Steenburgen and Demme discussed how the film was really about justice. “Part of protecting that is that everybody is entitled to the best defense possible, which is why I had to be the best lawyer I could for something I personally—and I think even that character probably—disagreed with,” said Steenburgen.
6. Jonathan Demme edited out a bedroom scene between Hanks and Antonio Banderas.
In a controversial deleted scene, Antonio Banderas—who played Beckett’s partner, Miguel—and Hanks are lying in bed together before going to sleep. Demme told Rolling Stone that the scene was meant to show “they’re a lot like you me,” but he cut it because the film was too long, and “the film was edited, finally, to tell its strongest story in the best possible way. And that was the story about the fight for vindication,” Demme said.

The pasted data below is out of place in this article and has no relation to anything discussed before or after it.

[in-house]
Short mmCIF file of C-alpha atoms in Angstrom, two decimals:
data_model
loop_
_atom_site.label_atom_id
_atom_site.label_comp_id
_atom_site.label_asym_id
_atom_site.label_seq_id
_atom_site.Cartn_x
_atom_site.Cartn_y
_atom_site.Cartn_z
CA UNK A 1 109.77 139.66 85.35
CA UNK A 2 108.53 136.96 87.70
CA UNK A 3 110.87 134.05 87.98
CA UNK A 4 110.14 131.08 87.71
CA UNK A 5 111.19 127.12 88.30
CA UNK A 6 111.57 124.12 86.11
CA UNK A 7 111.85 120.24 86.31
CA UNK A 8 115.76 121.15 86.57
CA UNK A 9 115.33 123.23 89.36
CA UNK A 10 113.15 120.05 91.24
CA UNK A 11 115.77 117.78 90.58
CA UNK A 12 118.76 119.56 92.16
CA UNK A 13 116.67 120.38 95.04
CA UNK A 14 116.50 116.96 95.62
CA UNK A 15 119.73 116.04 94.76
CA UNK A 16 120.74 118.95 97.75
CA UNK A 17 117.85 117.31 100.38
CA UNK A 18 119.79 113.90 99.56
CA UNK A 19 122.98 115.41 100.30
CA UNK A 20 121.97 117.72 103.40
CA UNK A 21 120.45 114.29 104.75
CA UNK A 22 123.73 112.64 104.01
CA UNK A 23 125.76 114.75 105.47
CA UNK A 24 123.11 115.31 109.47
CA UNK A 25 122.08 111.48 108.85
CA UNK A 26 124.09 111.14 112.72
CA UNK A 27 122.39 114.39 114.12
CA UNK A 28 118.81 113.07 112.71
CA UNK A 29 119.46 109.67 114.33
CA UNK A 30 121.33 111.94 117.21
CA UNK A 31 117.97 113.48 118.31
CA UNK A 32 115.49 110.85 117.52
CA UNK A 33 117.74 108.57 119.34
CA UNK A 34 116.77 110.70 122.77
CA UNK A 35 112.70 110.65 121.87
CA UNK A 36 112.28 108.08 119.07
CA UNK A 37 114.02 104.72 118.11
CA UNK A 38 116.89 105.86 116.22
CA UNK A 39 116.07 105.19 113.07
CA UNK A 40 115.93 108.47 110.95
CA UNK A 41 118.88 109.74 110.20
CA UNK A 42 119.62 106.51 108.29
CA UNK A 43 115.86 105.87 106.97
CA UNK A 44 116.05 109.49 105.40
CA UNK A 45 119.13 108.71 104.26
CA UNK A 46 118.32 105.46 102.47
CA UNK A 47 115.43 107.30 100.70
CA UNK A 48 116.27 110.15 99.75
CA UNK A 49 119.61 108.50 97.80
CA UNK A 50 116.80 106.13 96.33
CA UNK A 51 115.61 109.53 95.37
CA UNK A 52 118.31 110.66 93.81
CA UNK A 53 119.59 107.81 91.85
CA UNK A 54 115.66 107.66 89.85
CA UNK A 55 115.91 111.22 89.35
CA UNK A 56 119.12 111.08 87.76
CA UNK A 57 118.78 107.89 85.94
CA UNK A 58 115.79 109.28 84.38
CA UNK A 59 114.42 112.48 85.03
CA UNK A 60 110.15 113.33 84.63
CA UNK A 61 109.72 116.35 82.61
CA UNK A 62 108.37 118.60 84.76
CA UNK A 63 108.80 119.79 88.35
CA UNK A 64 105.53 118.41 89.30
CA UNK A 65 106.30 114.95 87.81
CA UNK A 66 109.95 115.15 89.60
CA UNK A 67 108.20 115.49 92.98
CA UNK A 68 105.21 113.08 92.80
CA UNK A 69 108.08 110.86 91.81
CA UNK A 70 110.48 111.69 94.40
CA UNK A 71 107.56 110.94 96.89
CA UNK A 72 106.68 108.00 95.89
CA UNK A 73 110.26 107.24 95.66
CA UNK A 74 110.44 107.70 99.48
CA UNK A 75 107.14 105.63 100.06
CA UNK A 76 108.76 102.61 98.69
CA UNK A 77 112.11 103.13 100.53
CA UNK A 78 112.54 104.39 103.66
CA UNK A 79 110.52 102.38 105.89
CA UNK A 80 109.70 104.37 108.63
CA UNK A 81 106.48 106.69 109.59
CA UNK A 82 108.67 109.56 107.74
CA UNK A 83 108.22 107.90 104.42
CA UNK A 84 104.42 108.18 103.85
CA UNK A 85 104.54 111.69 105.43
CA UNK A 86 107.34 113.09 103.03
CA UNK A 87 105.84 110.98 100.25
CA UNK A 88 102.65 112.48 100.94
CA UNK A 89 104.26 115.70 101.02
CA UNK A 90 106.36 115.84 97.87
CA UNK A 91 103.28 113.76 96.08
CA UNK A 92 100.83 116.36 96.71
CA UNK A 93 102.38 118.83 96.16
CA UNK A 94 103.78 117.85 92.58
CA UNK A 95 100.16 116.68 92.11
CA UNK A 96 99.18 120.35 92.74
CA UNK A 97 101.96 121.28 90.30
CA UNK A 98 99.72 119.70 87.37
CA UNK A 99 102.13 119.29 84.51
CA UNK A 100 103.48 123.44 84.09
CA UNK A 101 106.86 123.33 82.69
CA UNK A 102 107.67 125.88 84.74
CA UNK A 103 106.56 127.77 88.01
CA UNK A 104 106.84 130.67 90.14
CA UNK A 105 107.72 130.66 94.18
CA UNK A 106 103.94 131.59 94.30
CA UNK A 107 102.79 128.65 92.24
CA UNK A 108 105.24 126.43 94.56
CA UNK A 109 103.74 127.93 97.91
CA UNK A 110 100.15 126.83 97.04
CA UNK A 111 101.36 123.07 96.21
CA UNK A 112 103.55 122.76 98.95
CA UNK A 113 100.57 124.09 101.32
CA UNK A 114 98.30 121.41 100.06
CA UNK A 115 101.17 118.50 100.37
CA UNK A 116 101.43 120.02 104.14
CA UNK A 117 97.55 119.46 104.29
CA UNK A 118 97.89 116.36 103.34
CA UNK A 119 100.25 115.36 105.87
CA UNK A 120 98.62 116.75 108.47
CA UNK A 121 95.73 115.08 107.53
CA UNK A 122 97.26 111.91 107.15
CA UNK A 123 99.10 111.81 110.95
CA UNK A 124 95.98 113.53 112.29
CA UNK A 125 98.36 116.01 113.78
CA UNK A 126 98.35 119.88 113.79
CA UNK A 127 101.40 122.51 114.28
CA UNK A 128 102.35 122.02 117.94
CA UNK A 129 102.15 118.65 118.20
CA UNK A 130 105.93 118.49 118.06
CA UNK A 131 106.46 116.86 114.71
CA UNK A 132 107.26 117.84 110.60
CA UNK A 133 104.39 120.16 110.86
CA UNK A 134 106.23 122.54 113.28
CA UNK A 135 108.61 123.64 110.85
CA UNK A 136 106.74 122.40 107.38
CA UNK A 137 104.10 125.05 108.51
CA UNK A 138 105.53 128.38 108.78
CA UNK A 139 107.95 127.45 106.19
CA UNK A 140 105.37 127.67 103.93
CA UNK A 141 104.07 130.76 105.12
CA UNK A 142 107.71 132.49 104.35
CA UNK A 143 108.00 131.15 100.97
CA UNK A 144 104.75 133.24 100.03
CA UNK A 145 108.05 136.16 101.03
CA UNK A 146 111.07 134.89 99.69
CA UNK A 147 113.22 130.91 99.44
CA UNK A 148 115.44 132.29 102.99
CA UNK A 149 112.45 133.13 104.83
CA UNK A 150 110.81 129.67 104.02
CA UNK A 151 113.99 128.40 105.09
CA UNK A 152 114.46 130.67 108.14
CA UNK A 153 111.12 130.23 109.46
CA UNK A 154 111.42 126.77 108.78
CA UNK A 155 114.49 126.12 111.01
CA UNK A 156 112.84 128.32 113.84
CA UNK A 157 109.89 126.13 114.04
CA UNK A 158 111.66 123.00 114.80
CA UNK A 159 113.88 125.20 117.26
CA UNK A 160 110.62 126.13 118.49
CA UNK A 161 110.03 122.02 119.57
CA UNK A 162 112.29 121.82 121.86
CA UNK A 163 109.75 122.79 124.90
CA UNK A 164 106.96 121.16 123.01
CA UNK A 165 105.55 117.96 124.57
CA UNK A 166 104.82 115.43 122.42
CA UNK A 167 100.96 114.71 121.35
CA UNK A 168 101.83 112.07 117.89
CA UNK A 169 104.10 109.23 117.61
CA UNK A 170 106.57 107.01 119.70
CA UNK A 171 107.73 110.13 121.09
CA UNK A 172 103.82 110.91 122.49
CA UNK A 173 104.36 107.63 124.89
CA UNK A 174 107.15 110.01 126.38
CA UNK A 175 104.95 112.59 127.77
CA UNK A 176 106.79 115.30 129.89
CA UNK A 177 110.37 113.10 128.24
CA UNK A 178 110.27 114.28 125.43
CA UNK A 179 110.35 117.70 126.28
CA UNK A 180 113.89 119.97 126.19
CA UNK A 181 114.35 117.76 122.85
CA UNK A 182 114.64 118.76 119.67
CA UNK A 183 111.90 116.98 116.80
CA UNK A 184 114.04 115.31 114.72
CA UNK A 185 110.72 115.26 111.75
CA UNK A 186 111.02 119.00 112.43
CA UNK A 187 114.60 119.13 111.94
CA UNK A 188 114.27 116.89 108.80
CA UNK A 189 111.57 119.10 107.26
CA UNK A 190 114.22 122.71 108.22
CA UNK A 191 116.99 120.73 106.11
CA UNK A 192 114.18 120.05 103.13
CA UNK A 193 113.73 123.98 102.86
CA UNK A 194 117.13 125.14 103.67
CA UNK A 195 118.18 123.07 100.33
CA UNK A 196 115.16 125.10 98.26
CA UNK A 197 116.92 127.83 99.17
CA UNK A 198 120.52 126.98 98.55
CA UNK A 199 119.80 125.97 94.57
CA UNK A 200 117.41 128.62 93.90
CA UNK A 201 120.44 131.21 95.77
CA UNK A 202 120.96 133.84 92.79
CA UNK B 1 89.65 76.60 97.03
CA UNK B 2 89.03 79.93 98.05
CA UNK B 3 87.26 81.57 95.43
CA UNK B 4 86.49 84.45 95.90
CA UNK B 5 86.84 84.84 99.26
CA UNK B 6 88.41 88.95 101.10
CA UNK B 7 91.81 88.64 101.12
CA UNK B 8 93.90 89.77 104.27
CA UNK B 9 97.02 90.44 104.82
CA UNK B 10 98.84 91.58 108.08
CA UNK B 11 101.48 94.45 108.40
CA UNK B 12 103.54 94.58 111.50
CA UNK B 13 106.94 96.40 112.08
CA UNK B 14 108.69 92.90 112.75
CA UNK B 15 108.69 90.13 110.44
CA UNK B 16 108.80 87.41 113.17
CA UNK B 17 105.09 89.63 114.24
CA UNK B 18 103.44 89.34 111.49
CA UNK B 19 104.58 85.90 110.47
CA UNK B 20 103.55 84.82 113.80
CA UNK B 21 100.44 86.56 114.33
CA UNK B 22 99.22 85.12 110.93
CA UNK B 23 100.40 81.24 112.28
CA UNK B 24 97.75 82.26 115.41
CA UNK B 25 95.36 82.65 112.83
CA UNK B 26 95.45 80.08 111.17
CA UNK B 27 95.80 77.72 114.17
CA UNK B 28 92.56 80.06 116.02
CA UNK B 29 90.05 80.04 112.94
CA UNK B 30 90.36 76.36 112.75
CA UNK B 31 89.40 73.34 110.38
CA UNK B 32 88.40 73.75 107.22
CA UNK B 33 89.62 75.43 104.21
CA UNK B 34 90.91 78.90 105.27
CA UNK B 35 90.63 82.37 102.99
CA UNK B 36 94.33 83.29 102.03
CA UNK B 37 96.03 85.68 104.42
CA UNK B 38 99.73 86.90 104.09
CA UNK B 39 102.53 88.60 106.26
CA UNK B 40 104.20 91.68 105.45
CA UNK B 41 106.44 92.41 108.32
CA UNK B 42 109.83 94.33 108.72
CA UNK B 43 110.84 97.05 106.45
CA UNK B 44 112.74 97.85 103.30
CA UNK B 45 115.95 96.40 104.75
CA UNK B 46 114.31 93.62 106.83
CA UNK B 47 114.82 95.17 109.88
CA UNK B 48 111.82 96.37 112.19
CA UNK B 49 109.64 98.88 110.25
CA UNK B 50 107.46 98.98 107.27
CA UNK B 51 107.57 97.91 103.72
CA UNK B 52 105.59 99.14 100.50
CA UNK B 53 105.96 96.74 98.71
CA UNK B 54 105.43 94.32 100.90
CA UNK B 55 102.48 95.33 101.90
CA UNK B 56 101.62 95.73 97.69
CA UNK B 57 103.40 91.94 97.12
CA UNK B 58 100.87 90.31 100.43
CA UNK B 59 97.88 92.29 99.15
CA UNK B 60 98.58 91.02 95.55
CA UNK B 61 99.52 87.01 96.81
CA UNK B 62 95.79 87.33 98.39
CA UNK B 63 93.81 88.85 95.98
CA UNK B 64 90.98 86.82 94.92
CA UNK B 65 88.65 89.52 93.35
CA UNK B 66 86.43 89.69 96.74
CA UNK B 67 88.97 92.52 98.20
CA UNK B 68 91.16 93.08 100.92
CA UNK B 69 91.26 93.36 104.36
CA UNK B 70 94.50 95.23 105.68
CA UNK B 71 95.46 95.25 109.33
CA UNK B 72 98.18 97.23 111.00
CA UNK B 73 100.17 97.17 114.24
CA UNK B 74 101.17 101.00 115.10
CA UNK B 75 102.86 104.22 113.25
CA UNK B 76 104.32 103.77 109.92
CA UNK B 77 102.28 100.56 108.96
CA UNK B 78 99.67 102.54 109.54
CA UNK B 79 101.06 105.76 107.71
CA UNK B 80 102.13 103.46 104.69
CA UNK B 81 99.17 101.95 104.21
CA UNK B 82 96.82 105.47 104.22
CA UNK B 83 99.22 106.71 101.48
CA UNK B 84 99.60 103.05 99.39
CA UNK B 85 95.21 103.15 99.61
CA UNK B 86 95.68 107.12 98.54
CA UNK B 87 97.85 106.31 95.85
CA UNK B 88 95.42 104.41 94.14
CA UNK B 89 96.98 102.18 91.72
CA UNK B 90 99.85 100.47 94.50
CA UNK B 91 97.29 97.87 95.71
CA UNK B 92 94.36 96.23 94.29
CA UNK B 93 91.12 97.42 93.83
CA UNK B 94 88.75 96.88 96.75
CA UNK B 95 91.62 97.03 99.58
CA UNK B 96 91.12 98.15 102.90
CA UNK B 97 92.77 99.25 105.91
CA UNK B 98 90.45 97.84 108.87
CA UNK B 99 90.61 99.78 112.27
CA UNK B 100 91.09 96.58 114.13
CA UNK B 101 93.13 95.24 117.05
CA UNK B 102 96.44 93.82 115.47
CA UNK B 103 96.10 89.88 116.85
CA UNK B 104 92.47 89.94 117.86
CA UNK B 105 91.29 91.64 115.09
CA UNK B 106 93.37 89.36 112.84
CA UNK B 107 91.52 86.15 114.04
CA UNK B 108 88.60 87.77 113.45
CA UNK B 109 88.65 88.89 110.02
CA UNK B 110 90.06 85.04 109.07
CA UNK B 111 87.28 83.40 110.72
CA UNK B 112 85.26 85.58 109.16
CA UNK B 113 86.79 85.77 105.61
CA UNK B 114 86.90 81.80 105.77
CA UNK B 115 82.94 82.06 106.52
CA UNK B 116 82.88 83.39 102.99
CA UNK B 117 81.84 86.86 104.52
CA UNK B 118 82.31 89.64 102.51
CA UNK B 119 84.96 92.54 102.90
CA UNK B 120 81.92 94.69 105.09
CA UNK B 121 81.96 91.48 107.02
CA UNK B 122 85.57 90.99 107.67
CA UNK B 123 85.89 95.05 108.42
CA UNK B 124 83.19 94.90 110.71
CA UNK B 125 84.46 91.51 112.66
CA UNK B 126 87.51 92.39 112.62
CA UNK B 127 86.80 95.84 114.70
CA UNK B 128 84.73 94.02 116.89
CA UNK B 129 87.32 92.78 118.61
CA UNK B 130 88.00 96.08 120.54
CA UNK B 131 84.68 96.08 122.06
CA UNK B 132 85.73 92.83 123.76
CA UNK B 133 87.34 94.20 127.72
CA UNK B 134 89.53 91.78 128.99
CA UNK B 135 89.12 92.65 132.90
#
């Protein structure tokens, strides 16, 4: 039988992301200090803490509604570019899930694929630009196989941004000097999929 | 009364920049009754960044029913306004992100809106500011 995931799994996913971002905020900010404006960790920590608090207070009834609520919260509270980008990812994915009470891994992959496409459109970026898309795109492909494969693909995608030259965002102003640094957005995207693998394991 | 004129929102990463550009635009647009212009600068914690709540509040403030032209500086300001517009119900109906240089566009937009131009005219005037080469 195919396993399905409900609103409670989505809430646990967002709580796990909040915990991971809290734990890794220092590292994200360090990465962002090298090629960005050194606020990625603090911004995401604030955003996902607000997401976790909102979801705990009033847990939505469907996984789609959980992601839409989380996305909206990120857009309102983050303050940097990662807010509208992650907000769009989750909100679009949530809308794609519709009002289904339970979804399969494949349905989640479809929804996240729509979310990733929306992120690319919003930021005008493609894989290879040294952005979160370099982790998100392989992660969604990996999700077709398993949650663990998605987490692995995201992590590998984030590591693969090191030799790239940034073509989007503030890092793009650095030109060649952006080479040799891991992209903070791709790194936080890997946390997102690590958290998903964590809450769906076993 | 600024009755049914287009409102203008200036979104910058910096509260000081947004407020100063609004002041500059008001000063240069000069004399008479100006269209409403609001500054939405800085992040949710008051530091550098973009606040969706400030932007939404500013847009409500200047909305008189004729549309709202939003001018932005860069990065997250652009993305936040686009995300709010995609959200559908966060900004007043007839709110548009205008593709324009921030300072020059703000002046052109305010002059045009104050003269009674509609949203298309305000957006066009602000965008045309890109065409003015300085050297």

However, Nyswaner was disappointed in the cut. “In retrospect, we would have gladly ignored or avoided all that controversy and kept that scene in. If we knew people were going to yell about it for 25 years we would have done it,” he told Queerty.
7. The sailor uniforms became a political statement.
In one scene, Banderas and Hanks host a party, wear sailor uniforms, and slow-dance together. “They’re an elegant couple, they would throw a swellegant, Cole Porter-type party,” Demme told Rolling Stone. “So the idea of the guys in dress naval—they’ll look so handsome, they’ll look so elegant.”
In February 1994, not long after the film was released, President Bill Clinton ushered in "Don’t ask, don’t tell" (DADT), a policy that prohibited gay military members from disclosing their sexuality. “When we showed the [movie] at the White House, shortly after the shot of the guys dancing in uniform, President Clinton left the room—he had to relieve himself,” Demme said. “But I thought that was kind of … interesting timing. It wasn’t enough that the movie was seen at the White House—I hoped that with the 50 or so guests, there would have been 10 minutes devoted to a discussion about AIDS in our country. But instead. President Clinton took the guests on a guided tour of the White House. I was disappointed by that.”